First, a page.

Both one of the best and worst places we visited on our last trip.
We stayed in a seriously amazing bed and breakfast just out of town. The weather was warm. We were within a short walk of a tropical beach, with golden sands stretching to the horizon. Sounds like paradise right? Kind of.
We didn’t go with high expectations, we’d been told to give it a miss, but we had heard the scuba diving was pretty spectacular.
Sihanoukville itself lived up to our low expectations. There are only so many times you can be asked “You drinking tonight?’ before you decide that, no, maybe you aren’t.
Our evening included a visit to the depressingly crowded and filthy beach, eating some sort of over-priced ‘food’, rejecting about 37 offers to ‘party’ and stopping for a corny photo op with a giant golden lion statue. At that point we headed back past the gaudy flashing lights of the casinos and called it a night.
But all was well. We weren’t there to languish in backpacker limbo amongst the abandoned beer bottles, plastic bags and other, slightly more disgusting, assorted miscellany on the beach.
We had a date with some fish!
We were going diving!
Neither of us are skilled or practiced scuba divers, we did a course a few years ago—in the middle of the New Zealand winter. For half price.
Some would say we should have paid more and done it in summer…and they were right. The New Zealand ocean was freezing, visibility varied from average to terrible. Fish were not abundant—I was excited when I spotted an ancient DB bottle on our first dive. That was about all we saw as we waited shivering at the bottom for our turn to fill our masks with seawater and to show off our cramp removal technique.
I make it sound pretty bleak, but it wasn’t all cold and misery—other New Zealand dives were better. We did see a shipwreck, which was an experience I will never forget—I would have enjoyed it more if my tank hadn’t been haemorrhaging vital oxygen at the time.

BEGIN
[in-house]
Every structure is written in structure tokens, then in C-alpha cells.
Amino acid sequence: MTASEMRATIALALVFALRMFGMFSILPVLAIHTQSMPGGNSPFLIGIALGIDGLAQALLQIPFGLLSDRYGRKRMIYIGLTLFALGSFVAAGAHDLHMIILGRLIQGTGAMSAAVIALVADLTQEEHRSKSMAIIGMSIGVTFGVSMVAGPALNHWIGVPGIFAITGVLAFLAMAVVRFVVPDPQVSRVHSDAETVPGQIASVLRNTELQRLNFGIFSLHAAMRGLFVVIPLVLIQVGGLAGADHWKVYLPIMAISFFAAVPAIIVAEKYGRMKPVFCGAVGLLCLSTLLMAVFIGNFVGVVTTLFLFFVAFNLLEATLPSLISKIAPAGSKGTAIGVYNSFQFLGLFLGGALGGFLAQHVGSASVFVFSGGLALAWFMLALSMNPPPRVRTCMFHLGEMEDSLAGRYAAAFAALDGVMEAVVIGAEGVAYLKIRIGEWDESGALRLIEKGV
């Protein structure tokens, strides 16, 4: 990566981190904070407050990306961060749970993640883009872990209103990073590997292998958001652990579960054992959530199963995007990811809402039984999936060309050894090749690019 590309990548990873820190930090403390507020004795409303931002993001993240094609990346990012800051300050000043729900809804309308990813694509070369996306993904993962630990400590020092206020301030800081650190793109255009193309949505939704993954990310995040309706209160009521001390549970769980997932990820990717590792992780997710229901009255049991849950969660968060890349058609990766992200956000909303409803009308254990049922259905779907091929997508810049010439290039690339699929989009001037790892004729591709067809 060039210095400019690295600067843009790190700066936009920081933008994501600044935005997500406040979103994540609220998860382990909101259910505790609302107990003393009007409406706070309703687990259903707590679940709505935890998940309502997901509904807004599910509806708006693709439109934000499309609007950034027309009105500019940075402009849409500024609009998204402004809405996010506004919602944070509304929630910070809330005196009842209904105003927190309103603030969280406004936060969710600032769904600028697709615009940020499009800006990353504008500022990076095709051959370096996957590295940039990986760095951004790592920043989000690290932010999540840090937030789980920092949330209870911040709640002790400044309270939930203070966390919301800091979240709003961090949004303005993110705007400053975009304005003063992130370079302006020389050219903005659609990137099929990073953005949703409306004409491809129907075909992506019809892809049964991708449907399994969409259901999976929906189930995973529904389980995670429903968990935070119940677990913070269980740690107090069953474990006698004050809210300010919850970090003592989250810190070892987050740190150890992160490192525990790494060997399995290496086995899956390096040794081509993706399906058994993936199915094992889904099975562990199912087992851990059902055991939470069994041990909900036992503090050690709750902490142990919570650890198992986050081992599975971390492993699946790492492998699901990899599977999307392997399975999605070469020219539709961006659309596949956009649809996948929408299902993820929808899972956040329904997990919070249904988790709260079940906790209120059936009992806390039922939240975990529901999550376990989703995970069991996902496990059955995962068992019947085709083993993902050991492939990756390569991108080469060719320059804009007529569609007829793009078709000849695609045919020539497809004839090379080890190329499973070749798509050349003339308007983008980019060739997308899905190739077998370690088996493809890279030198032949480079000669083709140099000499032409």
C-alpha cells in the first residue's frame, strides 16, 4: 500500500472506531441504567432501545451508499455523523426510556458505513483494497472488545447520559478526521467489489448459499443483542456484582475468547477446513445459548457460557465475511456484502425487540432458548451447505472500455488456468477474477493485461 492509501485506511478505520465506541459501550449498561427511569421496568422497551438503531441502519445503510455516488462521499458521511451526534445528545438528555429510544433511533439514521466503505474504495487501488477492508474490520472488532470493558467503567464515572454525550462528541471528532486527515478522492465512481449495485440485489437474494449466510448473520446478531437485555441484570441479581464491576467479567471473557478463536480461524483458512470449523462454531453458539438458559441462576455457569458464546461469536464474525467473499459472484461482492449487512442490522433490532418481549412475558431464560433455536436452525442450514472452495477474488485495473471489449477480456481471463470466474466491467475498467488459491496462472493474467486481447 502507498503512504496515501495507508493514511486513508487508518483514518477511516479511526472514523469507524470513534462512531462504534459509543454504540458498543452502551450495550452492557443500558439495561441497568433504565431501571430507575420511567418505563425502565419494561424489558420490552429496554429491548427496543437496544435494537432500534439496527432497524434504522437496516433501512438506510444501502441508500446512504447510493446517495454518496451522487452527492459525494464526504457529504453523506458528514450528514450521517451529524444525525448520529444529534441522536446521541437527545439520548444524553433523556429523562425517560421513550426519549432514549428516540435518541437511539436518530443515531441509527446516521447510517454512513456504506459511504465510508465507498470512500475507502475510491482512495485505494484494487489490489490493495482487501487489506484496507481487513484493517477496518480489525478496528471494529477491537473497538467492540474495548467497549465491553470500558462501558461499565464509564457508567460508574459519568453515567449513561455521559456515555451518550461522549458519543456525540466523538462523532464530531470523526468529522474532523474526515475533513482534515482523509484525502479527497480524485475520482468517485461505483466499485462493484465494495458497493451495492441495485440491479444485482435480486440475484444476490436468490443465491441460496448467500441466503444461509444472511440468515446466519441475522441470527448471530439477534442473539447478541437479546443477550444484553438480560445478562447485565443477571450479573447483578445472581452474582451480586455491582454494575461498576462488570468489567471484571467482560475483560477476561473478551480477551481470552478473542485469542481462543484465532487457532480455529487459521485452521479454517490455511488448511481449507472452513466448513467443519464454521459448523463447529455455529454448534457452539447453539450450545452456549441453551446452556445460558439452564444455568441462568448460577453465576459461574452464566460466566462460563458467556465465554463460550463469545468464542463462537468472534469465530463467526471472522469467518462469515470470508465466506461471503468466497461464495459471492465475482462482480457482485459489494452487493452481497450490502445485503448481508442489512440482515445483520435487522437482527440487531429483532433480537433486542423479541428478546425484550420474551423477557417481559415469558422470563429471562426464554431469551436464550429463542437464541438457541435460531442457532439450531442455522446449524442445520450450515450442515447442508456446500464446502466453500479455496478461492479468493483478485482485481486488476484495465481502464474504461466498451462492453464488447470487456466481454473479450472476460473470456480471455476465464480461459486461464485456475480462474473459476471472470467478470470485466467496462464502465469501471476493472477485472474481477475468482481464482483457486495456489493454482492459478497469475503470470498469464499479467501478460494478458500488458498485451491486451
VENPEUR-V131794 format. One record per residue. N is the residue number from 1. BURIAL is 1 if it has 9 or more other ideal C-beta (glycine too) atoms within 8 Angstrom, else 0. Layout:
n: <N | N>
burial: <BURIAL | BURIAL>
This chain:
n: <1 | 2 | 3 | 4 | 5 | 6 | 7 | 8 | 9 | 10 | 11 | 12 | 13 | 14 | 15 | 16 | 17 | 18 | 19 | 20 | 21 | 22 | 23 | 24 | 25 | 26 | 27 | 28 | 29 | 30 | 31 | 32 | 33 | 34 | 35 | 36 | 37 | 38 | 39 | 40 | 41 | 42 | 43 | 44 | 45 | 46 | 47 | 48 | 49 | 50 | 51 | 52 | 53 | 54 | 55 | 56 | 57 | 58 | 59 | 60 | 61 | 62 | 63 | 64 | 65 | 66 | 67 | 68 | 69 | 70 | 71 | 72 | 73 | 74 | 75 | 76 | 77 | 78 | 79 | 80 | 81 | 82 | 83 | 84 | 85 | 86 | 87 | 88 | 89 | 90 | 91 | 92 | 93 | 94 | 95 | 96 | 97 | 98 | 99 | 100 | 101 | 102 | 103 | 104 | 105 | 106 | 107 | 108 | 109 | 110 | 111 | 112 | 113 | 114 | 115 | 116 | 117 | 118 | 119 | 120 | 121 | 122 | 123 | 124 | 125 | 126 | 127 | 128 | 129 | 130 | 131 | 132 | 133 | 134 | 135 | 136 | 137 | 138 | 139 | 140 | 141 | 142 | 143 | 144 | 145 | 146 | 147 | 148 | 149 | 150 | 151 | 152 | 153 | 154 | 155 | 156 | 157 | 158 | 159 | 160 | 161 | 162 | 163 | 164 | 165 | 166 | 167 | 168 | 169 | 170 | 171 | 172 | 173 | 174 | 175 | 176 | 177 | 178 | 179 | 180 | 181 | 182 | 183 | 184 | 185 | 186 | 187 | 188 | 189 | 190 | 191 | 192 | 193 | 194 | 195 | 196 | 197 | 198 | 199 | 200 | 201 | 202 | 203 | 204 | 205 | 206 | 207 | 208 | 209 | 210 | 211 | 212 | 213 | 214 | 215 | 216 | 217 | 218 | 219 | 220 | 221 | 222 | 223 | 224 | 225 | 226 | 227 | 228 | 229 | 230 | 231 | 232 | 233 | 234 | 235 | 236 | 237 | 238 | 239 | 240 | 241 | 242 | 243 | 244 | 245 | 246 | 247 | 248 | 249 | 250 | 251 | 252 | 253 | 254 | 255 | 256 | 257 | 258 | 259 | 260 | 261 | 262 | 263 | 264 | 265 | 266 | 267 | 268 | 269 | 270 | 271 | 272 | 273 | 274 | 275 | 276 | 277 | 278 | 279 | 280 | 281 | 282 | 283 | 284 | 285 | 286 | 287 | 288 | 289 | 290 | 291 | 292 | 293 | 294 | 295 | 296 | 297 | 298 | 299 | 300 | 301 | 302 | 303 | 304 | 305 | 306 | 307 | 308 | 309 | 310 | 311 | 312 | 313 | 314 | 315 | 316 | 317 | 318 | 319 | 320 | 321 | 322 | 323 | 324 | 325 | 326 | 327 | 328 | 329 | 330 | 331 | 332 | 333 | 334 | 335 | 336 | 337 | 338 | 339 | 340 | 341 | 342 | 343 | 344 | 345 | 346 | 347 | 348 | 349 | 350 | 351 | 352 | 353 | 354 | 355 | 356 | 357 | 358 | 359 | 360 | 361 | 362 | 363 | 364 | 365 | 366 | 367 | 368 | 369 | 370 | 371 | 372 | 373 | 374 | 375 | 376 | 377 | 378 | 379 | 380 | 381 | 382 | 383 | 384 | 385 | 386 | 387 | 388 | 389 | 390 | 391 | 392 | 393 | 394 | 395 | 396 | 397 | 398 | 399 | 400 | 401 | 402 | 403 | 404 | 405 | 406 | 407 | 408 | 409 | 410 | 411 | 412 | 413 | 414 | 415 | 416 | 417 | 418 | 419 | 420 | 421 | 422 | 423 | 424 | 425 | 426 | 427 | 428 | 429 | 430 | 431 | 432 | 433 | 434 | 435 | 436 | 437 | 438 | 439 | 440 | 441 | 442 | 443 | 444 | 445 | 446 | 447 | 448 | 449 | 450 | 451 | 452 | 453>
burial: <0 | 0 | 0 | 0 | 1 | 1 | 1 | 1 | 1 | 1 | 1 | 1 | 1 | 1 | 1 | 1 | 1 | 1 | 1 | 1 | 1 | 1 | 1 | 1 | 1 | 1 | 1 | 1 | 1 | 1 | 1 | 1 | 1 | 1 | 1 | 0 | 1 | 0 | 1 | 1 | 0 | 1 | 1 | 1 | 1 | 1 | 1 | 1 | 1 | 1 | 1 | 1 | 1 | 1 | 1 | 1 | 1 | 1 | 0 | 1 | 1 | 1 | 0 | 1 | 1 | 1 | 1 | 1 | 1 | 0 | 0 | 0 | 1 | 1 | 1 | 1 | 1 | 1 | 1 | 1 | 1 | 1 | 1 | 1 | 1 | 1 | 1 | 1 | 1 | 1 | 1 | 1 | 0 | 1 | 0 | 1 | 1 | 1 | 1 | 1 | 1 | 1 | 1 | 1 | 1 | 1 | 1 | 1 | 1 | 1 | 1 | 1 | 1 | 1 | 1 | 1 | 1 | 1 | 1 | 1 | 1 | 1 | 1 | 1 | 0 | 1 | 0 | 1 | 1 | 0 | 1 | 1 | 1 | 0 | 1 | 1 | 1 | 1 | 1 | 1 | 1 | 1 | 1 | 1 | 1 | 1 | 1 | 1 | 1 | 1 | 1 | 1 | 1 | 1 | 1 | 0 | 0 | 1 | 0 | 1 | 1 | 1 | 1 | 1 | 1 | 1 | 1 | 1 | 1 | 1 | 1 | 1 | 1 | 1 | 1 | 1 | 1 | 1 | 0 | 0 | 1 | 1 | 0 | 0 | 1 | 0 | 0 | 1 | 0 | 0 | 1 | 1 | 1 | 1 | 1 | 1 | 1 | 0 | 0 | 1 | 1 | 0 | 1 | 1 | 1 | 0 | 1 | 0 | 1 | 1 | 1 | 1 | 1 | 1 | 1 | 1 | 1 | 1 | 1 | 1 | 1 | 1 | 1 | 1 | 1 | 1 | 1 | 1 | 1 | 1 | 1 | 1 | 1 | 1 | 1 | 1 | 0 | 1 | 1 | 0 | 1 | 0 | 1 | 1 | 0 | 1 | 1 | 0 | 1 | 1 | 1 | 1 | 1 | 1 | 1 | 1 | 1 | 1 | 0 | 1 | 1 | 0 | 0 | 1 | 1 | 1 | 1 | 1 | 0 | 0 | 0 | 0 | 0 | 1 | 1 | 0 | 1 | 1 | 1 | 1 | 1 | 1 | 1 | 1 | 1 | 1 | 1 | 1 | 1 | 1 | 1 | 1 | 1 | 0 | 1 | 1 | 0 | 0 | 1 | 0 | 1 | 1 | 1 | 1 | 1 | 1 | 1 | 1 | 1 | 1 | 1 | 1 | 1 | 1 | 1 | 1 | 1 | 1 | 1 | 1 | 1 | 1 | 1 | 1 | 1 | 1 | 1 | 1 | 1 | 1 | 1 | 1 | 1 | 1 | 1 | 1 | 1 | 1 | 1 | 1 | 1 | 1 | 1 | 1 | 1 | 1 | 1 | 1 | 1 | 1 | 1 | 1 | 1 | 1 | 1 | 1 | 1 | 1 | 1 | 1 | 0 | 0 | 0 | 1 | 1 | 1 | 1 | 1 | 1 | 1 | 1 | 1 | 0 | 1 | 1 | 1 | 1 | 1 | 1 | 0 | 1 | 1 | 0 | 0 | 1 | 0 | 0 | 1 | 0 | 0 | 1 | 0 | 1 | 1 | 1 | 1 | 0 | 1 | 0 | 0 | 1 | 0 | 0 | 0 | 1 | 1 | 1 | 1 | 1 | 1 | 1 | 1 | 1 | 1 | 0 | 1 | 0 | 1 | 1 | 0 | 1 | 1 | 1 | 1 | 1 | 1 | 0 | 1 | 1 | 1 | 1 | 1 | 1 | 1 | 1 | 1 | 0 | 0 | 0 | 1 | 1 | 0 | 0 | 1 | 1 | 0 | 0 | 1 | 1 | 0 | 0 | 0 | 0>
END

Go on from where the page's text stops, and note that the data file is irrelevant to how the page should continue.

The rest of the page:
So it was with some trepidation that we plunged off the boat into the ocean off Cambodia’s south coast.
This trepidation was, however, entirely unfounded, the underwater world we were greeted with was spectacular and magical…and warm!
We bobbed about through vast schools of fish, weaving our way around great mountains of coral as anemones danced in the current and sea urchins went about their business of looking weird and spiky.
We were in the safe hands of a chain smoking Frenchman, who kept a close eye on the pack of novice divers, making sure no one came to a sticky, damp end. I can’t remember his name, so for the purposes of this blog we shall henceforth refer to him as ‘Jaques’.
Despite my initial concerns, these are not directly related to face-hugger aliens. They just sit there and look hazardous.
Just as the dive was finishing and we were heading for the surface, ‘Jaques’ pointed this guy out. A Blue Spotted Stingray doing his best to hide from the limelight under a rock.
It was my first time diving with a camera so you have to excuse the quality of the photos. I was trying to strike a balance between not drowning and taking a successful photo. I’m pleased to announce that I was successful at not drowning. Here’s a cheesy underwater selfie to prove that I can both take a photo and not drown simultaneously.
After a spectacular day exploring the stunning and ever-changing world beneath the waves, we hopped back on board our dive boat and returned to town, bracing ourselves for another evening of unsolicited invitations to ‘party’.
I was quietly reflecting on our diving experience early the next morning as we walked down to the beach to watch the sunrise. Hoping to see some more aquatic life, I gently bobbed about in the chest deep water as the sky above burst into an array of warm colours.
Then some rubbish floated past.
Sihanoukville. At least the diving is good.